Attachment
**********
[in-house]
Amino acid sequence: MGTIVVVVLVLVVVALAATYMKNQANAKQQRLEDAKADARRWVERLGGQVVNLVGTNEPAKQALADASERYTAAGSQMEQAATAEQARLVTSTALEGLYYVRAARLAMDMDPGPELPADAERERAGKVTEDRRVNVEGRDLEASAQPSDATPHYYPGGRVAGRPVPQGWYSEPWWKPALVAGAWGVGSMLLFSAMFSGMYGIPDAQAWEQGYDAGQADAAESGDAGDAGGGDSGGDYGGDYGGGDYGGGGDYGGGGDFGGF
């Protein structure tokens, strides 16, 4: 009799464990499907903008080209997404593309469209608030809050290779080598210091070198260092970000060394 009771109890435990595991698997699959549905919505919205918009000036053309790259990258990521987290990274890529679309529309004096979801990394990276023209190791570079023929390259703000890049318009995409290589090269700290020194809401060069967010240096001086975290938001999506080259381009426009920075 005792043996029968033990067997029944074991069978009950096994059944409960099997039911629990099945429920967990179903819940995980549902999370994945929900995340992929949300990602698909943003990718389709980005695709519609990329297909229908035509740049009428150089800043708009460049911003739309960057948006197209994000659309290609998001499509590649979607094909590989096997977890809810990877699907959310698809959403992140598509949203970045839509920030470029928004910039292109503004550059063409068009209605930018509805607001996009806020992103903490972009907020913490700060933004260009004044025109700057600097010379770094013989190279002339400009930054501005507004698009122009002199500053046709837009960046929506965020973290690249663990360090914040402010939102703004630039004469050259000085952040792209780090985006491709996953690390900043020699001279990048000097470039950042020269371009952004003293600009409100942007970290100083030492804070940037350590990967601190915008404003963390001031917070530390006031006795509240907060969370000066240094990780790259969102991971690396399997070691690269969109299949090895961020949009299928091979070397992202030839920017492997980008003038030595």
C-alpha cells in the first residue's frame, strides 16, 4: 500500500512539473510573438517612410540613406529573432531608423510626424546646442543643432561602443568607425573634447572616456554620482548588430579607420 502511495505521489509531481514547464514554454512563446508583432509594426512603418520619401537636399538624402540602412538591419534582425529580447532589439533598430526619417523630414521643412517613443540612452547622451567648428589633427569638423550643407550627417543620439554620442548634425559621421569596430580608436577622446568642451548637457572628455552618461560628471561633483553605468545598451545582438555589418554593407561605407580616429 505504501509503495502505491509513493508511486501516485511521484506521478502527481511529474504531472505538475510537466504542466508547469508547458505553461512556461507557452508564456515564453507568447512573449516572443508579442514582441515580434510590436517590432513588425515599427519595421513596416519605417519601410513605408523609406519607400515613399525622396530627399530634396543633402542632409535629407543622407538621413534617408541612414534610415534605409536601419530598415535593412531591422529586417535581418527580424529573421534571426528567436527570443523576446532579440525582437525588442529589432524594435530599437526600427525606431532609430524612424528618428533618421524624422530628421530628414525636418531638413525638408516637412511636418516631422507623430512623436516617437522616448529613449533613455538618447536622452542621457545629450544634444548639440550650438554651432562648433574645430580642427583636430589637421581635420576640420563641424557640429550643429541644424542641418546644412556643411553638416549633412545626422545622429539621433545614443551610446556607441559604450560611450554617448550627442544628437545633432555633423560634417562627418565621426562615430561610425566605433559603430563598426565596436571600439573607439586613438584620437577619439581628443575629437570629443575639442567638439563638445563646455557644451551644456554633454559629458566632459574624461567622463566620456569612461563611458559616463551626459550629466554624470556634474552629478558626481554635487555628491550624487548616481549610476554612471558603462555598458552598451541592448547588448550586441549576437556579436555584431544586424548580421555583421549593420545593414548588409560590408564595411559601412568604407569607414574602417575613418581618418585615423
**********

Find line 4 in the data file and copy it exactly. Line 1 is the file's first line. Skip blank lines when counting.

C-alpha cells in the first residue's frame, strides 16, 4: 500500500512539473510573438517612410540613406529573432531608423510626424546646442543643432561602443568607425573634447572616456554620482548588430579607420 502511495505521489509531481514547464514554454512563446508583432509594426512603418520619401537636399538624402540602412538591419534582425529580447532589439533598430526619417523630414521643412517613443540612452547622451567648428589633427569638423550643407550627417543620439554620442548634425559621421569596430580608436577622446568642451548637457572628455552618461560628471561633483553605468545598451545582438555589418554593407561605407580616429 505504501509503495502505491509513493508511486501516485511521484506521478502527481511529474504531472505538475510537466504542466508547469508547458505553461512556461507557452508564456515564453507568447512573449516572443508579442514582441515580434510590436517590432513588425515599427519595421513596416519605417519601410513605408523609406519607400515613399525622396530627399530634396543633402542632409535629407543622407538621413534617408541612414534610415534605409536601419530598415535593412531591422529586417535581418527580424529573421534571426528567436527570443523576446532579440525582437525588442529589432524594435530599437526600427525606431532609430524612424528618428533618421524624422530628421530628414525636418531638413525638408516637412511636418516631422507623430512623436516617437522616448529613449533613455538618447536622452542621457545629450544634444548639440550650438554651432562648433574645430580642427583636430589637421581635420576640420563641424557640429550643429541644424542641418546644412556643411553638416549633412545626422545622429539621433545614443551610446556607441559604450560611450554617448550627442544628437545633432555633423560634417562627418565621426562615430561610425566605433559603430563598426565596436571600439573607439586613438584620437577619439581628443575629437570629443575639442567638439563638445563646455557644451551644456554633454559629458566632459574624461567622463566620456569612461563611458559616463551626459550629466554624470556634474552629478558626481554635487555628491550624487548616481549610476554612471558603462555598458552598451541592448547588448550586441549576437556579436555584431544586424548580421555583421549593420545593414548588409560590408564595411559601412568604407569607414574602417575613418581618418585615423